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Native mobile applications are easier than you thinkNative mobile applications are easier than you think

Time. That’s all David St. George of the East Hill Flying Club has invested in a custom mobile application for his business. The result of a little hard work and some patience means his club is now literally in the pocket of hundreds of current and potential members.

The decision to develop the application was easy for St. George. His philosophy is that marketing has to be across many channels. “Ten years ago everyone had to have a website,” he said. “Now it’s passé. Communicating with people is critical. If you can live on your phone, you’re closer to their heart.”

Although native applications can cost anywhere from $10,000 to $100,000 or more, St. George decided to apply his own programming skills learned over years of managing the club’s website. He started working at it on a weather day in September, and slowly built it up over a period of a few months. Although he says there are programs available that make developing applications quite easy, St. George decided to continue the evolution of his responsive website (meaning it works well on any device) by using its built-in capability to design for mobile. He then used a third-party software to submit the application to Apple because the company requires applicants to have a developer’s license.

Including a two-week turnaround from Apple, St. George spent about four months between lessons, mowing grass, and shoveling snow to create the application. The result is a nice package that brings the club directly to the members. In its first week out he says there were 150 downloads.

Like any marketing channel, the application can be targeted to whomever the developer believes will benefit. In the case of East Hill Flying Club, St. George thinks that’s current customers. He does include information on learning to fly, but the primary focus is further engaging the users he already has. “This is internal marketing if you will. It’s directed at people who are already members and hopefully upgrading ratings and certificates and definitely actively participating in our everyday events,” he says.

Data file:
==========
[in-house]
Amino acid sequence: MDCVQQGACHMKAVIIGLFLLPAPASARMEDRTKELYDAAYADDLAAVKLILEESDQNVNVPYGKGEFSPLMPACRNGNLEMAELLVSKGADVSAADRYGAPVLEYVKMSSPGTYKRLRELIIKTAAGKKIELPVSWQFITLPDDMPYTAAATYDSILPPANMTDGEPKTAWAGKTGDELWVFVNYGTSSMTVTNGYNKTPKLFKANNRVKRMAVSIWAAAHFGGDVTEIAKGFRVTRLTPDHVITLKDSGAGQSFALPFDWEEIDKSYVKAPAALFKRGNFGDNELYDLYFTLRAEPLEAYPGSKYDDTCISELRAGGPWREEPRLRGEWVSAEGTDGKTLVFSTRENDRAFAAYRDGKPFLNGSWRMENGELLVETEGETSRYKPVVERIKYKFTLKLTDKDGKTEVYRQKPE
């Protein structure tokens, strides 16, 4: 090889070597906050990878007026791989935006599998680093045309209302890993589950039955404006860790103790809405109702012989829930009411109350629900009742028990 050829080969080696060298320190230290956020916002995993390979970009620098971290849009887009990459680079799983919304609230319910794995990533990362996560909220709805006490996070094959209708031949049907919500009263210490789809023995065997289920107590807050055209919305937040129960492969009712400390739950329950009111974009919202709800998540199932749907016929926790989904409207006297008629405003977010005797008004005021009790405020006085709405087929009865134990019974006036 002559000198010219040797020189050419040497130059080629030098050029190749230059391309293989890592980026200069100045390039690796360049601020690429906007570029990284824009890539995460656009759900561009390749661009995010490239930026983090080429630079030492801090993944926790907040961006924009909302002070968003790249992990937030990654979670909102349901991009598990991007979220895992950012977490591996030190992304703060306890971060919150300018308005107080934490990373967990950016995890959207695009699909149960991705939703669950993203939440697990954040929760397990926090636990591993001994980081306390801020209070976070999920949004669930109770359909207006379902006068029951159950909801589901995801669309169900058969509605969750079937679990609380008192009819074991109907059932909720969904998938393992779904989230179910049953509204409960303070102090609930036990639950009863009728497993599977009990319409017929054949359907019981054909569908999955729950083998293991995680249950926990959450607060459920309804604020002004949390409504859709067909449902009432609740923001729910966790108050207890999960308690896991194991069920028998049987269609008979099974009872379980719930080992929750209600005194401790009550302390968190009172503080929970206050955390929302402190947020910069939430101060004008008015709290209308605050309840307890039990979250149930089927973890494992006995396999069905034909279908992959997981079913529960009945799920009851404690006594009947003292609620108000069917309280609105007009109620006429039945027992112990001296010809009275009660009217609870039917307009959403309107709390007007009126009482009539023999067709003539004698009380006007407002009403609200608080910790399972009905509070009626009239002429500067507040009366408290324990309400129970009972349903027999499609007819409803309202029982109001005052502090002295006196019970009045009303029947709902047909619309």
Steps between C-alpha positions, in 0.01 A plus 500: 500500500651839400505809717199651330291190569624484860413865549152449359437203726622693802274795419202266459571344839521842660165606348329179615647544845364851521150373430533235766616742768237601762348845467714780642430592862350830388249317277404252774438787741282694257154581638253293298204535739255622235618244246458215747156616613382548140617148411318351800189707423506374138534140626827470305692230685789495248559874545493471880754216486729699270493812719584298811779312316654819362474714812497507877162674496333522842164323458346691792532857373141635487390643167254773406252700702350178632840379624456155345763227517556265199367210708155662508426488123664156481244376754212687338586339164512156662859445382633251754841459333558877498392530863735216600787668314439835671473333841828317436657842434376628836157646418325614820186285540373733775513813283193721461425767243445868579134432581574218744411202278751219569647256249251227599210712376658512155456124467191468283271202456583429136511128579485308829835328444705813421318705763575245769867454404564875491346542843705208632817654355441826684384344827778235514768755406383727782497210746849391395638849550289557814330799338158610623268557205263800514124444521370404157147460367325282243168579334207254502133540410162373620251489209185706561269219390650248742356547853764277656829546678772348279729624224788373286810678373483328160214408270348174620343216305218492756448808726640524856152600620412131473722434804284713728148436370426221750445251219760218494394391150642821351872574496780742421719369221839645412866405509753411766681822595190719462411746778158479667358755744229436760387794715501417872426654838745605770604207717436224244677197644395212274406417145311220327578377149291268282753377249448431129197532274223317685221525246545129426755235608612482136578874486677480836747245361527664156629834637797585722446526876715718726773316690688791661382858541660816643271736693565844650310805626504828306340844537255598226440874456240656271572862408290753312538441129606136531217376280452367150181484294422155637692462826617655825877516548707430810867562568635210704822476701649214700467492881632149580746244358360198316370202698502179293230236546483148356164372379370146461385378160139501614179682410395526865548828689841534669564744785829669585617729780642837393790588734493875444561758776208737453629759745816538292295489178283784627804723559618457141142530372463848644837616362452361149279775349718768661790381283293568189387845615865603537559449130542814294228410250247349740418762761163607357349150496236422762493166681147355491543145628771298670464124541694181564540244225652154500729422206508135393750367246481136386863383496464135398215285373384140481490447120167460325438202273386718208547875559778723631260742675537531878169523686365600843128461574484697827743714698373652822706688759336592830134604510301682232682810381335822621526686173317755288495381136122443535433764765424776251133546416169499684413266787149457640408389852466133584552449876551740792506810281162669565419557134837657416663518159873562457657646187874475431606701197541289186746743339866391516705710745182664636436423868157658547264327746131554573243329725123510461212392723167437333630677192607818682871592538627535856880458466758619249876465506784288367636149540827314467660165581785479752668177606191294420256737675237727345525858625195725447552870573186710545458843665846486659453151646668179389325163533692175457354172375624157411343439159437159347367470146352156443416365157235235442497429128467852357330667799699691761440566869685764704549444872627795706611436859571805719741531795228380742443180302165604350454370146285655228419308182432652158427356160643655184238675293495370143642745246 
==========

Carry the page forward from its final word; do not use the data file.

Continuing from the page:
To that end, St. George sees the app’s biggest benefit as its push notifications. These are the little messages applications can bring to the forefront on the mobile device to alert users to news, products, messages, and so on. So if the weather is nice and he’s trying to get a group together to go flying, St. George can now push a button and alert all the users at the same time. It’s more immediate than email but less intrusive than a text message.

He also sees the application as “one-stop shopping” for everything from aircraft scheduling to weather. By offering the resource St. George hopes members will turn to the application for these essential tasks, bringing them in touch with the club that much more often.

If you don’t have the programming capability to develop something like this, St. George recommends enlisting a member or student or help, possibly in exchange for airplane time or something else the person values. The result could be a relatively painless way to get your business in front of new customers or further engage the ones you already have.

Ian J. Twombly

Ian J. Twombly

Ian J. Twombly is senior content producer for AOPA Media.

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